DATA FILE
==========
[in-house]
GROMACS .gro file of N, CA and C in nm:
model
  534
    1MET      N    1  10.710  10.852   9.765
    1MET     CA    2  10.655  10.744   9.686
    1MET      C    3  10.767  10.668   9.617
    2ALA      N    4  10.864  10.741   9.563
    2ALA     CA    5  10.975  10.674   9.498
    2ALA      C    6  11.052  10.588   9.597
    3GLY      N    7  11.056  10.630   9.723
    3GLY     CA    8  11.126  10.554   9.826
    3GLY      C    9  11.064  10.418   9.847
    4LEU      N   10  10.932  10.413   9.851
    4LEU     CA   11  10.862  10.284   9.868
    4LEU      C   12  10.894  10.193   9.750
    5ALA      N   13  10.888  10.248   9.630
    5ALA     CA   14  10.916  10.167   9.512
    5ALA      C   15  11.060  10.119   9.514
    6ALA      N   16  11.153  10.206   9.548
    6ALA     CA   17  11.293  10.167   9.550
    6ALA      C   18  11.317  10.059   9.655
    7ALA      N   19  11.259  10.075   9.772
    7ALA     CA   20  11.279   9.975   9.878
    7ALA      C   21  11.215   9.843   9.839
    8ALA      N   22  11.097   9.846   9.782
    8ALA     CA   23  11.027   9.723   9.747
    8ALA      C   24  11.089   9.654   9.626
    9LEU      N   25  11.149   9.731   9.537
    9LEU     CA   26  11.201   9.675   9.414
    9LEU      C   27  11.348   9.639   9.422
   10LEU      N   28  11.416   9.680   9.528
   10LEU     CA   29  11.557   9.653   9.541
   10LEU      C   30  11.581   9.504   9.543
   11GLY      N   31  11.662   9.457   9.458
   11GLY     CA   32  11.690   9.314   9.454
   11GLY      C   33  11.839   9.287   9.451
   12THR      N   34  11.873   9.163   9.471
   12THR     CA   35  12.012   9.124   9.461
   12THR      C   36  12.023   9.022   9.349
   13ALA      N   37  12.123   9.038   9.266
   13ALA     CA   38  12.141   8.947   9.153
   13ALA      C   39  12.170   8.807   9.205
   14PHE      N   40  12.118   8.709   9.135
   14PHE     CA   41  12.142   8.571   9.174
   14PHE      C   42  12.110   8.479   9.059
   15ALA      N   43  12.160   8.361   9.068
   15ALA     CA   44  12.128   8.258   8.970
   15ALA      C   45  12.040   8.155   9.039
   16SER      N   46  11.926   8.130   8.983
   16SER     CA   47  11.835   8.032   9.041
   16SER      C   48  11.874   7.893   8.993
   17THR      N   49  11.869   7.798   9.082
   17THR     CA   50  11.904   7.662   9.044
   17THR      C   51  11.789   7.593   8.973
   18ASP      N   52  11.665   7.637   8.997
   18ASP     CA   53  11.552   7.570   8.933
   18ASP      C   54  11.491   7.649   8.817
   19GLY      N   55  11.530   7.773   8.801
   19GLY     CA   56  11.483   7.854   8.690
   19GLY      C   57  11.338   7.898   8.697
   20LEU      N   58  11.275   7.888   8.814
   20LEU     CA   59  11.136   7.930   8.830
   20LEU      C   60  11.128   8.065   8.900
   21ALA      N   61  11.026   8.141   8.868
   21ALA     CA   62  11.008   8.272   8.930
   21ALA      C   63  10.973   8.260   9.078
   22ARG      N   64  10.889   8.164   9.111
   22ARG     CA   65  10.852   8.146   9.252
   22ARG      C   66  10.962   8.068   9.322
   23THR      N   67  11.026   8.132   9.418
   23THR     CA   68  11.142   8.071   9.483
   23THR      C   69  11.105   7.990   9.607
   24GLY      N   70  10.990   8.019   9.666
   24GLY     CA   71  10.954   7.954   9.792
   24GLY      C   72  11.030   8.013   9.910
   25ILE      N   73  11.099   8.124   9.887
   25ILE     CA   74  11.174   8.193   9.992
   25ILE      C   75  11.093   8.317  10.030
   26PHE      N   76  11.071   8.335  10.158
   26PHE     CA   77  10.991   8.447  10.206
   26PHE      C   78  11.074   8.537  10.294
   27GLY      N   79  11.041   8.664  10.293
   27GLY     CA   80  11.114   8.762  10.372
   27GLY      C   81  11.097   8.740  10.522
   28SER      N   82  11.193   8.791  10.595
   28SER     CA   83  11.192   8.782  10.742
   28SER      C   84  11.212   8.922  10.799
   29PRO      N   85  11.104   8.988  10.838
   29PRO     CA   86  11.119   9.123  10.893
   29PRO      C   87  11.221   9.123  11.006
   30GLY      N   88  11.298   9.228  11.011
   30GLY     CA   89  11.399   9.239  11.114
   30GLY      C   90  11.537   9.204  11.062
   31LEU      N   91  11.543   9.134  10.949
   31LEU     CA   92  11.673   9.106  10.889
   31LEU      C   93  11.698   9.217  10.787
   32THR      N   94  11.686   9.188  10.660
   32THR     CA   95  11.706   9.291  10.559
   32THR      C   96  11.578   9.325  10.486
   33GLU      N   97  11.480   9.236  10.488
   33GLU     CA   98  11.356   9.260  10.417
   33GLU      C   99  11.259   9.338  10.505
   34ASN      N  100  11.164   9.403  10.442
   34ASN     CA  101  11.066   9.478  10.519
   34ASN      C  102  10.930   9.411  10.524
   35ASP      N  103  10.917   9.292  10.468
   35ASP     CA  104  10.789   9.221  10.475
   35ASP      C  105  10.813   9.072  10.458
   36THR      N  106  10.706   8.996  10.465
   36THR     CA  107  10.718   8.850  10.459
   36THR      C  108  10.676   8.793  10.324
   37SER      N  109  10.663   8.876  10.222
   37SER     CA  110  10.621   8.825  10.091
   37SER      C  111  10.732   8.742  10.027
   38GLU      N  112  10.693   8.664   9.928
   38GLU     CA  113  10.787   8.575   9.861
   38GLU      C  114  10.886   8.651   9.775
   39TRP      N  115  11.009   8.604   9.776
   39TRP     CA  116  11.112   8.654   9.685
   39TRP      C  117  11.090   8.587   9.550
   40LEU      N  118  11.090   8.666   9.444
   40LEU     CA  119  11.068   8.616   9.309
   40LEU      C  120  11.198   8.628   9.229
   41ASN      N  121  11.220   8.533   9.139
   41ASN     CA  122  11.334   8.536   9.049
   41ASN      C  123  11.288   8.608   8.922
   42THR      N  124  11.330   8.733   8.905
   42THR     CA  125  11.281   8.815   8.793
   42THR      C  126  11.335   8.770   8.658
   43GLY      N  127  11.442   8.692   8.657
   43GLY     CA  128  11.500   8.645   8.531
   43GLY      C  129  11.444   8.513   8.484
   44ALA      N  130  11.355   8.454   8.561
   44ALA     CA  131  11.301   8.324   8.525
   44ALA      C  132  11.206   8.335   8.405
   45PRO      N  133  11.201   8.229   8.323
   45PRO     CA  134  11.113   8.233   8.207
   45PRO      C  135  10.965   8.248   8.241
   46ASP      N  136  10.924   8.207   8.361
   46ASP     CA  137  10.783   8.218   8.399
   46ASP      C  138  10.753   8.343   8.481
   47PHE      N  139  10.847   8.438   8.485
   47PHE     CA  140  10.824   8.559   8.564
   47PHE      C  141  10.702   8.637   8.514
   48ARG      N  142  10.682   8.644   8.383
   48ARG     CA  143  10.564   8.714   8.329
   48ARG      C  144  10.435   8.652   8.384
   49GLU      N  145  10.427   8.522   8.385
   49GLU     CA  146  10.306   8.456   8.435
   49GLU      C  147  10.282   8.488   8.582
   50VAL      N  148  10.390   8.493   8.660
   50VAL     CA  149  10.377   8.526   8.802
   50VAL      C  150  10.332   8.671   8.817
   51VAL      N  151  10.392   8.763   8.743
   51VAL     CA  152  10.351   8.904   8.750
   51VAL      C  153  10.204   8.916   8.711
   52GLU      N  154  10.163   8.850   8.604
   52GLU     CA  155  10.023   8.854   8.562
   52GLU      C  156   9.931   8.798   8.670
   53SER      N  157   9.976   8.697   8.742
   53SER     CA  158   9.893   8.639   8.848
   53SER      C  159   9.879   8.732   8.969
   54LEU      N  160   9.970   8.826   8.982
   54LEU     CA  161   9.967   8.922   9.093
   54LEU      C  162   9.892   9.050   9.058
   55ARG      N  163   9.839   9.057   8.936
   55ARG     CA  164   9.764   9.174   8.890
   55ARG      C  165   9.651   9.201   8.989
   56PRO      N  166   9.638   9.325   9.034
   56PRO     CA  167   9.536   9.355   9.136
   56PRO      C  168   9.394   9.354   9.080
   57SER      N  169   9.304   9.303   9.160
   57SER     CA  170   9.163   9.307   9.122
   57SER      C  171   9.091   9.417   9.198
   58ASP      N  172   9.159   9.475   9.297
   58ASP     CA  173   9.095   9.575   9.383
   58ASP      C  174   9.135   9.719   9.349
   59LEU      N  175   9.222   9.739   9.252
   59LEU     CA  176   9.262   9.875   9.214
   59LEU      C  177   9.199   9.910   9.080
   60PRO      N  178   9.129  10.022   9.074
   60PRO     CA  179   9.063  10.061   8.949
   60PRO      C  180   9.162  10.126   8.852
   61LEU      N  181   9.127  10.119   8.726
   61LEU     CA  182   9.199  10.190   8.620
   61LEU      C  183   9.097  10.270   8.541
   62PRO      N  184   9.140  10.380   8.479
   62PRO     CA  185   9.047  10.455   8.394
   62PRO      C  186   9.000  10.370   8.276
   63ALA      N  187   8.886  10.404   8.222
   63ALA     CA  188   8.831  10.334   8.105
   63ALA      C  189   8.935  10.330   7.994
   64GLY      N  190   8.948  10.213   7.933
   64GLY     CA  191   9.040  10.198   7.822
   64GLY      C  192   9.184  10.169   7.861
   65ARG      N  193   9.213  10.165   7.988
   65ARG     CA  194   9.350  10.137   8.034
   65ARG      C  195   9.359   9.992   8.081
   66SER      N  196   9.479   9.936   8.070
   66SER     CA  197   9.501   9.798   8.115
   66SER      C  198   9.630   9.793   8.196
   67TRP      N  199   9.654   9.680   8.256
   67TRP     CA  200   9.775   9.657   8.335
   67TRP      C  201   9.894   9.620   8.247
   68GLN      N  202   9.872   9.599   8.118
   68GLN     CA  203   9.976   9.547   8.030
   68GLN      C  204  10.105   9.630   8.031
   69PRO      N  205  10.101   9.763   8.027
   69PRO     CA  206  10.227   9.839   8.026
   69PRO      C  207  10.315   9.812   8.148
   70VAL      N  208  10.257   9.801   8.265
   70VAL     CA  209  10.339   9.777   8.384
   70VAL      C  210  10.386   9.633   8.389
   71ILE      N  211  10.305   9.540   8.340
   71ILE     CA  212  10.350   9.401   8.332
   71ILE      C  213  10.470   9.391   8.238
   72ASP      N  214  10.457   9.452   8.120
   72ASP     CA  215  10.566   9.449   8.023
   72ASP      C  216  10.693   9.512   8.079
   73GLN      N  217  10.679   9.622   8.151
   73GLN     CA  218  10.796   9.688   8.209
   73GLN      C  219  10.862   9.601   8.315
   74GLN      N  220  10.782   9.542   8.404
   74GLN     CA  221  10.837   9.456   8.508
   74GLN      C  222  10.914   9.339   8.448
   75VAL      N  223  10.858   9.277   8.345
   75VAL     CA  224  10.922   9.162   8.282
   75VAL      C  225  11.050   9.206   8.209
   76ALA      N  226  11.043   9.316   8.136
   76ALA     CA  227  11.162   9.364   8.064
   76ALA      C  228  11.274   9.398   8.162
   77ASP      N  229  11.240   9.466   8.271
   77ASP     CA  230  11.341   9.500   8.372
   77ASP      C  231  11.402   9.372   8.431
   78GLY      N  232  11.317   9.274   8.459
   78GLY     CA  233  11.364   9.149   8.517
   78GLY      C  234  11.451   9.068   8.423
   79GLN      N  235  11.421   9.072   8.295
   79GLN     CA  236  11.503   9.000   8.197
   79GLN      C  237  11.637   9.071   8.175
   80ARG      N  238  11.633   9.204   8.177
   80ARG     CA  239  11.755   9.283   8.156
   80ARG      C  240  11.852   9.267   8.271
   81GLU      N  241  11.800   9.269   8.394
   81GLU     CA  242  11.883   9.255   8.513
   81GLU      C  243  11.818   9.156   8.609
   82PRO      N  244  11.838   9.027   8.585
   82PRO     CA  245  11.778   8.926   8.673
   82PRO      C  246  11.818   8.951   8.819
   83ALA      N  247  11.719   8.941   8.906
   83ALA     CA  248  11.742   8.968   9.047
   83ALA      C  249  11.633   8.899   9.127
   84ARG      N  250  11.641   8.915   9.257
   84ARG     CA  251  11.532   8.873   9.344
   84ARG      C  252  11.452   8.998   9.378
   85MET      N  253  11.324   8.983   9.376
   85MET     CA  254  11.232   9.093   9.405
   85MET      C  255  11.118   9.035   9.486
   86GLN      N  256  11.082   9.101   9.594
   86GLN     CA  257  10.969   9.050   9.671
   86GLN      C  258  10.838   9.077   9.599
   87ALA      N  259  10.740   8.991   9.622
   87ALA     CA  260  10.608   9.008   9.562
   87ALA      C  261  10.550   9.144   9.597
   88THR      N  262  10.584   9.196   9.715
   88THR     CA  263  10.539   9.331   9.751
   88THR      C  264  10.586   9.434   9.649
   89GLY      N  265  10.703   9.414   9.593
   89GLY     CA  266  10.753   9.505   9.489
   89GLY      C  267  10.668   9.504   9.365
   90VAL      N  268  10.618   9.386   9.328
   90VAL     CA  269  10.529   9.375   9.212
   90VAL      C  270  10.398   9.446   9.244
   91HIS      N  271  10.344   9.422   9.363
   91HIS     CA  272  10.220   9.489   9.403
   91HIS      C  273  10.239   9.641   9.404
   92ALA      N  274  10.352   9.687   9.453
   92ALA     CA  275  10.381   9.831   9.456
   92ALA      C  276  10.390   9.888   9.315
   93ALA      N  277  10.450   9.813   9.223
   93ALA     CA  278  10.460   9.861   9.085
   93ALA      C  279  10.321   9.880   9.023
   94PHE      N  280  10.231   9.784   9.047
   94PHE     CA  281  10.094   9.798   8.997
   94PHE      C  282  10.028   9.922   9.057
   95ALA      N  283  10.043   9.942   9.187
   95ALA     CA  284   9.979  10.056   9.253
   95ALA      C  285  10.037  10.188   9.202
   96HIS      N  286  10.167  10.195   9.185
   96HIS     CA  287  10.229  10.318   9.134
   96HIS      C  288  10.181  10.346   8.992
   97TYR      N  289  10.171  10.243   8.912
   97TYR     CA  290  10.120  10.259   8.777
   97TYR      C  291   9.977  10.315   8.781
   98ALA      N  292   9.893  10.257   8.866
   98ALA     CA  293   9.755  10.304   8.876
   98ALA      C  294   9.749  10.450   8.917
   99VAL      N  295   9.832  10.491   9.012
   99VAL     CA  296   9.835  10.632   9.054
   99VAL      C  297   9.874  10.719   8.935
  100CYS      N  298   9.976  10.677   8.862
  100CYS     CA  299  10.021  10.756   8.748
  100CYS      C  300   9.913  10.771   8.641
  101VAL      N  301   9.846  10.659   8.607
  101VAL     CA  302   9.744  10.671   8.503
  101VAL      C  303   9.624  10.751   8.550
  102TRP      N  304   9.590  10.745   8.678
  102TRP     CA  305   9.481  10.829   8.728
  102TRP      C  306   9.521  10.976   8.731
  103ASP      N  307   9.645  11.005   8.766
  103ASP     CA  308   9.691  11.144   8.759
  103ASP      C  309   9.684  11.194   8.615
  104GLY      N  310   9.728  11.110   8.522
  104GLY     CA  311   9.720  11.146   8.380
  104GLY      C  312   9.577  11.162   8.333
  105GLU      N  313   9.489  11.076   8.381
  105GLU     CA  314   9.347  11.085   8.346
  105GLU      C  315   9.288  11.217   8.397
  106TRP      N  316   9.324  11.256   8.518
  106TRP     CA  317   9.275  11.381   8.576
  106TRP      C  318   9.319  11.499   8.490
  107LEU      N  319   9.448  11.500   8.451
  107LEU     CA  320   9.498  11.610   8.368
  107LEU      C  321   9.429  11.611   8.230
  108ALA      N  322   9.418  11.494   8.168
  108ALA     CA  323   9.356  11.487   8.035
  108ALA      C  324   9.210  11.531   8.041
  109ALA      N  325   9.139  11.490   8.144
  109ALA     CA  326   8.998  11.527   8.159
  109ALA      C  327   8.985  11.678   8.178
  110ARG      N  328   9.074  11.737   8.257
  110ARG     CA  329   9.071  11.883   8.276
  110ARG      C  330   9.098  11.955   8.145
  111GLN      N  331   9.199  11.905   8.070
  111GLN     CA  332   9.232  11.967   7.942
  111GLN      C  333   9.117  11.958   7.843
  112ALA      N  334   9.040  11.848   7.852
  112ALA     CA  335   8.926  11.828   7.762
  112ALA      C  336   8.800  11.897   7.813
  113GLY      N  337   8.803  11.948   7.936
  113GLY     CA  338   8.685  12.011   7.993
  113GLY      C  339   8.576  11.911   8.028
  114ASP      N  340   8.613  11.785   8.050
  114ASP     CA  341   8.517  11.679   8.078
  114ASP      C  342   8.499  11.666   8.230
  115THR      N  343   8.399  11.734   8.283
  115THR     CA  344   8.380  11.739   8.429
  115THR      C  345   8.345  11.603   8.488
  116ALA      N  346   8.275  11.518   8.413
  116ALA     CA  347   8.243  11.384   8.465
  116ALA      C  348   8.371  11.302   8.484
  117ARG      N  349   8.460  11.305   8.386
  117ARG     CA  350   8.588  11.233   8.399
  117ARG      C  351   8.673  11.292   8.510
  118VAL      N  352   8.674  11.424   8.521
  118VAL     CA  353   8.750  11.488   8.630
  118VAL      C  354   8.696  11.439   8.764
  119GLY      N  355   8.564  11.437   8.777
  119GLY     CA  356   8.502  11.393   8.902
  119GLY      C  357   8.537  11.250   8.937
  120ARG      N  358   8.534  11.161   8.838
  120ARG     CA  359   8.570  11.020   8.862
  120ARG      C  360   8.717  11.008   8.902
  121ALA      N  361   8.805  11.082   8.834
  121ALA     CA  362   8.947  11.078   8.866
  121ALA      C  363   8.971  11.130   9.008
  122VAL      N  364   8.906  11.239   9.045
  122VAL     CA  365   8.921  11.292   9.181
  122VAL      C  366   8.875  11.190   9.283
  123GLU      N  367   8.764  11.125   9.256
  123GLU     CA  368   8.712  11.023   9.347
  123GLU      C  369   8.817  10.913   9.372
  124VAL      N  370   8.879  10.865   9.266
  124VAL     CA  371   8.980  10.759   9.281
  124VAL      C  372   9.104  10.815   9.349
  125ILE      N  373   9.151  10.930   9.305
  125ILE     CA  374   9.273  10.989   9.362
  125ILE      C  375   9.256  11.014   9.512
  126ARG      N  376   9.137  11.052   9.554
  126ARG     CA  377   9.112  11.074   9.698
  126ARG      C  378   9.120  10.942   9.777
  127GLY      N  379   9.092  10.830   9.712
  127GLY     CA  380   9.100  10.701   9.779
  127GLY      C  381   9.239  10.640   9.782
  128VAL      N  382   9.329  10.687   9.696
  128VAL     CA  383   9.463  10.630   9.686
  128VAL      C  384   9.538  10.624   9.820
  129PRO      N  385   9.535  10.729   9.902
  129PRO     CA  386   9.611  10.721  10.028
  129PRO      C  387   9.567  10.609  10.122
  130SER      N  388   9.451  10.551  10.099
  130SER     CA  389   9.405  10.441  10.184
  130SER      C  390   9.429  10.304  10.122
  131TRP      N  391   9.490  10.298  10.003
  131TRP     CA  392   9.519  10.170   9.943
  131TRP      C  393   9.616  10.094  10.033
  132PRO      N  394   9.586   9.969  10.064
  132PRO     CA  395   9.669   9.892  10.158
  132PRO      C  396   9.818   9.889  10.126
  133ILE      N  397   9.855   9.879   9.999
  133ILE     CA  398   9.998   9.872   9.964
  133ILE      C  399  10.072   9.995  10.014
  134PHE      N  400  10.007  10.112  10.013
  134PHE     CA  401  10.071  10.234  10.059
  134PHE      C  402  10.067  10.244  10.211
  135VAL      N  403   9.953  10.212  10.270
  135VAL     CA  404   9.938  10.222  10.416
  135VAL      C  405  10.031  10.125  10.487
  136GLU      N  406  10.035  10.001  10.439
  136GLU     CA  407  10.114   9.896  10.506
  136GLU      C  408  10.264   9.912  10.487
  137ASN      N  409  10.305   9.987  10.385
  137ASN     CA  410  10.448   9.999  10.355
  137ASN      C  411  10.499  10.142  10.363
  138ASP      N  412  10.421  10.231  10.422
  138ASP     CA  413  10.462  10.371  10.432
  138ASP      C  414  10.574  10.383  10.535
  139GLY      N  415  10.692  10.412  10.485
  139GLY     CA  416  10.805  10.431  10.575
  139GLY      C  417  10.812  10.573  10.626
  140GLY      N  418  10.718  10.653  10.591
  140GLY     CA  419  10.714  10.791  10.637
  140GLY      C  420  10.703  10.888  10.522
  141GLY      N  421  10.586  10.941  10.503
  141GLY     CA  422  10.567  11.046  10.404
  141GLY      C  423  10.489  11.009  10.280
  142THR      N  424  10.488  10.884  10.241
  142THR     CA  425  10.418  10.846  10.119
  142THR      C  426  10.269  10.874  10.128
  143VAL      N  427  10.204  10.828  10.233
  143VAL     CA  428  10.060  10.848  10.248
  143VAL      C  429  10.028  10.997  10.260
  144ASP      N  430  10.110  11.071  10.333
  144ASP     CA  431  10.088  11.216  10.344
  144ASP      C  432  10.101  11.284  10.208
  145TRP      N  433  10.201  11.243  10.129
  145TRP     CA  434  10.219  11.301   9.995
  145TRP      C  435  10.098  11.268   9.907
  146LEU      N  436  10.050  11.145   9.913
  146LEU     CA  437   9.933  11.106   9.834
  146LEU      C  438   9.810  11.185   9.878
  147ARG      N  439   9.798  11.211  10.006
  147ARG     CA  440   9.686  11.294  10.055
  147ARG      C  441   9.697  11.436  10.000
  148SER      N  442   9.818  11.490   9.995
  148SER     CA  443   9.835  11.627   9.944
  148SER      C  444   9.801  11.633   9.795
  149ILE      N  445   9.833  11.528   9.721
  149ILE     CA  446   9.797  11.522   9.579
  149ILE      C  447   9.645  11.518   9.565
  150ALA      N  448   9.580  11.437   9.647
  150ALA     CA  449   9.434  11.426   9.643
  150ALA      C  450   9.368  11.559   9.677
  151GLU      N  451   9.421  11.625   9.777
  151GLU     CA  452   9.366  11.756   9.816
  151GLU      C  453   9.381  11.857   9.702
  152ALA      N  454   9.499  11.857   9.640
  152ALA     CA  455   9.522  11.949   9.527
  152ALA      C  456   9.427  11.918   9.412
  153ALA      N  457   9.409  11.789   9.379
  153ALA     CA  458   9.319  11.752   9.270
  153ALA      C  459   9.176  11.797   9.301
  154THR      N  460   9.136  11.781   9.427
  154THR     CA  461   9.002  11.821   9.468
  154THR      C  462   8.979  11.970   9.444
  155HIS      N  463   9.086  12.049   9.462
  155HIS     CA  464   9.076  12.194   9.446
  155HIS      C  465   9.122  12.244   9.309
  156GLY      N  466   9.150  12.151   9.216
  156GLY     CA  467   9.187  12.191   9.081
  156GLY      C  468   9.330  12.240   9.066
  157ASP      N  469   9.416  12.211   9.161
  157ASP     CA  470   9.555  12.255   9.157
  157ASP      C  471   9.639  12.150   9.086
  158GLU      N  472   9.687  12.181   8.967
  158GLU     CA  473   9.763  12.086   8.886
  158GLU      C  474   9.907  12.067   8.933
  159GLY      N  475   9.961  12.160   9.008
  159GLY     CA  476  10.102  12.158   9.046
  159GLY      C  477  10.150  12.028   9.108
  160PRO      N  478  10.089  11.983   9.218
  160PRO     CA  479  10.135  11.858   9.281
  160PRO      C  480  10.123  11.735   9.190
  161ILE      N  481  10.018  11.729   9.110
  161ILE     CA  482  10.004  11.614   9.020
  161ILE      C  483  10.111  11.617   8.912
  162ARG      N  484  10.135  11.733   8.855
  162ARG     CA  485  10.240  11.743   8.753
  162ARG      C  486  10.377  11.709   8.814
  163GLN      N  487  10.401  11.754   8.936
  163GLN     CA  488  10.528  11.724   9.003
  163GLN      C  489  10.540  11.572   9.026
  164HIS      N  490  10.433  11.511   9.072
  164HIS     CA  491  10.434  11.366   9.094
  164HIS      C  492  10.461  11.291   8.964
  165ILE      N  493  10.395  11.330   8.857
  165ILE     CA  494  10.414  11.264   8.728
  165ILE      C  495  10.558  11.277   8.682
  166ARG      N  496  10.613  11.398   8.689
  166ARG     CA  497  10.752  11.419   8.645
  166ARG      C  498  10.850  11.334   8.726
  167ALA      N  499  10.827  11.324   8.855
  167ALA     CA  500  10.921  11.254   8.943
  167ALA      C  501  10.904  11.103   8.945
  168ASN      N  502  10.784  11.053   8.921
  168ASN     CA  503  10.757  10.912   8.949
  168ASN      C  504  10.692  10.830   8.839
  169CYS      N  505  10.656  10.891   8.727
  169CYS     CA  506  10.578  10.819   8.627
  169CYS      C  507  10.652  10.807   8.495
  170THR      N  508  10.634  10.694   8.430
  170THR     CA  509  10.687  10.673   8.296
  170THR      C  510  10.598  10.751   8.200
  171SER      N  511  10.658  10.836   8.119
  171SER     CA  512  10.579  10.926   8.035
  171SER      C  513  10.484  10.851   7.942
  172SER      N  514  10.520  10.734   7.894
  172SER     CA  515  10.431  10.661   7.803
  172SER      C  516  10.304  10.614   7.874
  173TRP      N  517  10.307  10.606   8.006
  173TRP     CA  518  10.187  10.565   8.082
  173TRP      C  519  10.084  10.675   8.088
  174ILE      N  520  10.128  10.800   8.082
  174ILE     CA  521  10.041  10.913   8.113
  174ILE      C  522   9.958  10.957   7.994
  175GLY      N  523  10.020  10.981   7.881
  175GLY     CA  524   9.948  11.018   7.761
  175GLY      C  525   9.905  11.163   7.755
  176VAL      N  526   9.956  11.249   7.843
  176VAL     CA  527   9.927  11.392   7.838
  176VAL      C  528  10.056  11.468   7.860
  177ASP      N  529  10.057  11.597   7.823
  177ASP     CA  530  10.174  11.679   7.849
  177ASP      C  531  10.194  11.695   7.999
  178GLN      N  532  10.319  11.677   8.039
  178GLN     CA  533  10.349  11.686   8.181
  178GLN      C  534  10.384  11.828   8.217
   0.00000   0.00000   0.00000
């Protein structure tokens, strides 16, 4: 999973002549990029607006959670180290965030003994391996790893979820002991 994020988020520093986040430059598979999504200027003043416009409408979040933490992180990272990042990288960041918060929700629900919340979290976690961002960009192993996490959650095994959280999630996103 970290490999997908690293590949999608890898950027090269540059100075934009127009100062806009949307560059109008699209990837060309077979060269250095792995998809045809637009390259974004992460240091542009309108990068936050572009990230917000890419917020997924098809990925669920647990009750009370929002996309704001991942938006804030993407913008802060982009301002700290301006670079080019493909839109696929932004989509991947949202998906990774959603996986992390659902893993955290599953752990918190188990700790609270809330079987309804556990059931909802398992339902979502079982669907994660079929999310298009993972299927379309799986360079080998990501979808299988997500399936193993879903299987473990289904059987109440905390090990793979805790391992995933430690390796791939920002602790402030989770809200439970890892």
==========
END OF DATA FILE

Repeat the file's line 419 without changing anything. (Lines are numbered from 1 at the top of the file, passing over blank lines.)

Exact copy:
  139GLY      N  415  10.692  10.412  10.485